In this chapter I push concerns about the relationship between being ‘out of place’ and ‘in place’ in socio-legal research. My primary preoccupation is with the disciplining function of such categories, and in particular with the implications of assuming that one can ever be ‘in place’ – a stable ‘in-placeness’ from which an ‘out-of-placeness’ can be then judged. I am particularly concerned with this configuration because of its relation to my field of legal studies, international law.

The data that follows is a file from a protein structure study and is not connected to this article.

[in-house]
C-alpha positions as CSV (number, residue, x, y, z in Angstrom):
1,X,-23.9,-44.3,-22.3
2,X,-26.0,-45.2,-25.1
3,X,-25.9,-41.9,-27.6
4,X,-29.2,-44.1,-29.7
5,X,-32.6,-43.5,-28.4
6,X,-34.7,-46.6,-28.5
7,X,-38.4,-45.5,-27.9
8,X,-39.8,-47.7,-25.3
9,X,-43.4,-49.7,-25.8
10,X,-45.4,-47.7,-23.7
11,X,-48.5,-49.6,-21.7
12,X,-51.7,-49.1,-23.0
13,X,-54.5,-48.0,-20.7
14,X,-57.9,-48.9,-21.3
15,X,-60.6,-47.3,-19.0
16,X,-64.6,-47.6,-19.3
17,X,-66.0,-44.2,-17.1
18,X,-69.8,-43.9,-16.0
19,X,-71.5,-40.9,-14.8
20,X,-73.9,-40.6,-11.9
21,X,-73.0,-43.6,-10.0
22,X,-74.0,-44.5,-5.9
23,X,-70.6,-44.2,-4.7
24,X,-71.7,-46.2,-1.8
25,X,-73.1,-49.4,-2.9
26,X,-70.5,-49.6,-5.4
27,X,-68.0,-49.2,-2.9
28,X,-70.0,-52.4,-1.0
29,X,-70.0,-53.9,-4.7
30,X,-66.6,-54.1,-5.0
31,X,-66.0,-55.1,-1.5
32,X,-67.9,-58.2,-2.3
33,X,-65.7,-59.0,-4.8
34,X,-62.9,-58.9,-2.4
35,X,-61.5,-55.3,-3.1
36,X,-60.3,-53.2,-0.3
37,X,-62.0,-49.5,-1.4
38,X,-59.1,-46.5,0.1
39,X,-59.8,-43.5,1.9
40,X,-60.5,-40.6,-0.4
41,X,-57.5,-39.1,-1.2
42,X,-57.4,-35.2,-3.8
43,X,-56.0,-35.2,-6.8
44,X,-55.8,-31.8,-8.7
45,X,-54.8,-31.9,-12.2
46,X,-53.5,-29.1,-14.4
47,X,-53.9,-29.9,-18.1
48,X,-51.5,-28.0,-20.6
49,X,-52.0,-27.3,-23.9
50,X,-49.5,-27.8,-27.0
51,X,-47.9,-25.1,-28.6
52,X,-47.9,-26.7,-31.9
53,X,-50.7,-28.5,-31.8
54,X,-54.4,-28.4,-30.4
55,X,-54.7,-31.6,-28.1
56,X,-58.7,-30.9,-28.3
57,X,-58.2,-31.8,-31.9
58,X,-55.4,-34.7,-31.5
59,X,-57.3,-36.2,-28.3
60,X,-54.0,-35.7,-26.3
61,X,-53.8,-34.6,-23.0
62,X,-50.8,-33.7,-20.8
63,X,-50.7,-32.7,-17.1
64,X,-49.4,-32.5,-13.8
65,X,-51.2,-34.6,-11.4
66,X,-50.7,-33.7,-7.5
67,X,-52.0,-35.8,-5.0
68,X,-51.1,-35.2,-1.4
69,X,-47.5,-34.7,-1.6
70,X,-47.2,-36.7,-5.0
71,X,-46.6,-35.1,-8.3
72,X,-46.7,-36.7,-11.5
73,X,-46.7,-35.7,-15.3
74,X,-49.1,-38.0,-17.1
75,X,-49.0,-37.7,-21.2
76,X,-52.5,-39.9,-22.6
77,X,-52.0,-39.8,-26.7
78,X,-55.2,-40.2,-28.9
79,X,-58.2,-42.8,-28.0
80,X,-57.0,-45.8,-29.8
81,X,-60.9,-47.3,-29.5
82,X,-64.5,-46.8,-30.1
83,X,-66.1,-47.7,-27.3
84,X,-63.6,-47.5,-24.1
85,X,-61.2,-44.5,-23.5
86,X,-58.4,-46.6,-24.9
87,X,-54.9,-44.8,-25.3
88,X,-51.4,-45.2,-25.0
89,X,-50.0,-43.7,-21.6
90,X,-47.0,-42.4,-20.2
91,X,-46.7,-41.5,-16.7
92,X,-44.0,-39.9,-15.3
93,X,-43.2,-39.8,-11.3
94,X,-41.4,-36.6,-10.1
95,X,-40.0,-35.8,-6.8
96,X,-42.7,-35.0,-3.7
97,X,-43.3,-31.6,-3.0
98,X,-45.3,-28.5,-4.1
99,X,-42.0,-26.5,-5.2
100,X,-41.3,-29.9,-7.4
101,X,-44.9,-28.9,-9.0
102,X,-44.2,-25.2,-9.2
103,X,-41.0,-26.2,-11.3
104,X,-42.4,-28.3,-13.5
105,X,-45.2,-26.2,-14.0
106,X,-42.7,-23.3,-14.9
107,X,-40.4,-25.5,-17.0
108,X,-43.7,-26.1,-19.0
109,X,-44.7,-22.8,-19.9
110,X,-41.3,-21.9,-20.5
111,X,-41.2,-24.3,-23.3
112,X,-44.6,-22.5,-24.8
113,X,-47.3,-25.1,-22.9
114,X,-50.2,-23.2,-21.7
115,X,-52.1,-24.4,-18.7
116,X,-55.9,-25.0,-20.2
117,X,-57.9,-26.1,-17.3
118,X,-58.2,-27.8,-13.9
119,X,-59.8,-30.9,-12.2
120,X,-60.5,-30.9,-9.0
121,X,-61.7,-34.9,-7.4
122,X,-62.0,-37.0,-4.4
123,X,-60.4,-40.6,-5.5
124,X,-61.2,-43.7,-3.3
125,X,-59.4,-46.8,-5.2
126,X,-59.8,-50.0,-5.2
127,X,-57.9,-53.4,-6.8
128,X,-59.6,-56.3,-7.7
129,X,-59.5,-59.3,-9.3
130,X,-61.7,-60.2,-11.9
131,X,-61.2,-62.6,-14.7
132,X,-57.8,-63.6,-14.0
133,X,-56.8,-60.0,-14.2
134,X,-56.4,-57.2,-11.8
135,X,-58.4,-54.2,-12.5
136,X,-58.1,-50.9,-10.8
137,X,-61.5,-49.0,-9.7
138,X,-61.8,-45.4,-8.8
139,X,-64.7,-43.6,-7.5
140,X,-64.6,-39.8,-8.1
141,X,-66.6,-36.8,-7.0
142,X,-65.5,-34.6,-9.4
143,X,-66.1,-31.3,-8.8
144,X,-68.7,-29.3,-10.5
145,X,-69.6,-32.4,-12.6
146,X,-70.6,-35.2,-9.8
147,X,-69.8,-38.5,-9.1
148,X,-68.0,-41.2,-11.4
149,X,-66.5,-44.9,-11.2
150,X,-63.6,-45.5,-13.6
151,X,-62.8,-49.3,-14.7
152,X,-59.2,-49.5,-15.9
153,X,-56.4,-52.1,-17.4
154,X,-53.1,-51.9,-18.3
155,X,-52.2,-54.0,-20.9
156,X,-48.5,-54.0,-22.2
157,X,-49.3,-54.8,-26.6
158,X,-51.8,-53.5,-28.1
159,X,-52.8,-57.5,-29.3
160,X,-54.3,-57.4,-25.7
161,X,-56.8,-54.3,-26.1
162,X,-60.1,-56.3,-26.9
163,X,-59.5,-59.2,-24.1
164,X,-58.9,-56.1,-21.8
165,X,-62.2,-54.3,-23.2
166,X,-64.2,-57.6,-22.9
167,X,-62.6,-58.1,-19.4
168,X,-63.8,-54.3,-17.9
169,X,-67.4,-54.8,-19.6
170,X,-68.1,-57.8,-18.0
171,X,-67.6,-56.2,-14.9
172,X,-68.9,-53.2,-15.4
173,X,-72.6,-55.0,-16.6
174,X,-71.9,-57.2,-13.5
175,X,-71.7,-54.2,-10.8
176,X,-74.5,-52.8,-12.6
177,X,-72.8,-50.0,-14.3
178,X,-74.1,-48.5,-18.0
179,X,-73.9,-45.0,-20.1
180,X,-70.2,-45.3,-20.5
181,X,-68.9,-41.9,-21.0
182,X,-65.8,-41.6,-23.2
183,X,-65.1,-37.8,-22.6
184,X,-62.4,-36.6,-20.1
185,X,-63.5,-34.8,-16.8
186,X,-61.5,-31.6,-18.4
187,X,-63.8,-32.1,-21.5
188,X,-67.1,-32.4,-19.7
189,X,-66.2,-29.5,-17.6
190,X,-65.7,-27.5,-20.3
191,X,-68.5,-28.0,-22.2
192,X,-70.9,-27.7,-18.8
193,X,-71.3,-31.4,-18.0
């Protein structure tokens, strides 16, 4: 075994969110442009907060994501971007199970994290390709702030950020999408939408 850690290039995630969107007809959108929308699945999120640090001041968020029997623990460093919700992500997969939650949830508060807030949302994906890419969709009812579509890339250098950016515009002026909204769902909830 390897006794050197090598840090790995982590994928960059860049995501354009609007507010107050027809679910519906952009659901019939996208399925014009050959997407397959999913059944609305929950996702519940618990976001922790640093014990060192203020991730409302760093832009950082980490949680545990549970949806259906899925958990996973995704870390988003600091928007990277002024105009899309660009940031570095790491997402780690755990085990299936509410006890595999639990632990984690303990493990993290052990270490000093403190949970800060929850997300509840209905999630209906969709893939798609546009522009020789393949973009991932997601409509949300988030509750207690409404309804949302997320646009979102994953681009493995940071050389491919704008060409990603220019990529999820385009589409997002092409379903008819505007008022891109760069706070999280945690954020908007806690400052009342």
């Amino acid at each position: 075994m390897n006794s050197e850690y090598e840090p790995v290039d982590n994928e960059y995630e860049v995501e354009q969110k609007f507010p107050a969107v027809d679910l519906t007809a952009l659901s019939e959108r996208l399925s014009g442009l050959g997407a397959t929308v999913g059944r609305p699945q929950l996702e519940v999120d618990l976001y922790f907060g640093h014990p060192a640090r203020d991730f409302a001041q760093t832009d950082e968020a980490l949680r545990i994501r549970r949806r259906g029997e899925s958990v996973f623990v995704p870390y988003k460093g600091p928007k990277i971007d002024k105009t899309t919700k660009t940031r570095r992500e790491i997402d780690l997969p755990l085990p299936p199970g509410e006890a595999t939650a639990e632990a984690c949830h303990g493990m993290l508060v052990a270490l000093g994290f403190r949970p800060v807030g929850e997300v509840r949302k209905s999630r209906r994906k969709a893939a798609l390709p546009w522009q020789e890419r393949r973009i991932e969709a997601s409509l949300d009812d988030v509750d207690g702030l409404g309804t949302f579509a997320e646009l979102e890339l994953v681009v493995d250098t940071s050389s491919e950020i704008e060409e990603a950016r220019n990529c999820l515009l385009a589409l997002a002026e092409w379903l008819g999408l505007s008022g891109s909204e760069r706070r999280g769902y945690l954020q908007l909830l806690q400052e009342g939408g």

Saturday, November 14, 2020
Eslava: Trigueño International Law: On (Most of the World) Being (Always, Somehow) Out of Place
Luis Eslava (Univ. of Kent - Law) has posted Trigueño International Law: On (Most of the World) Being (Always, Somehow) Out of Place. Here's the abstract: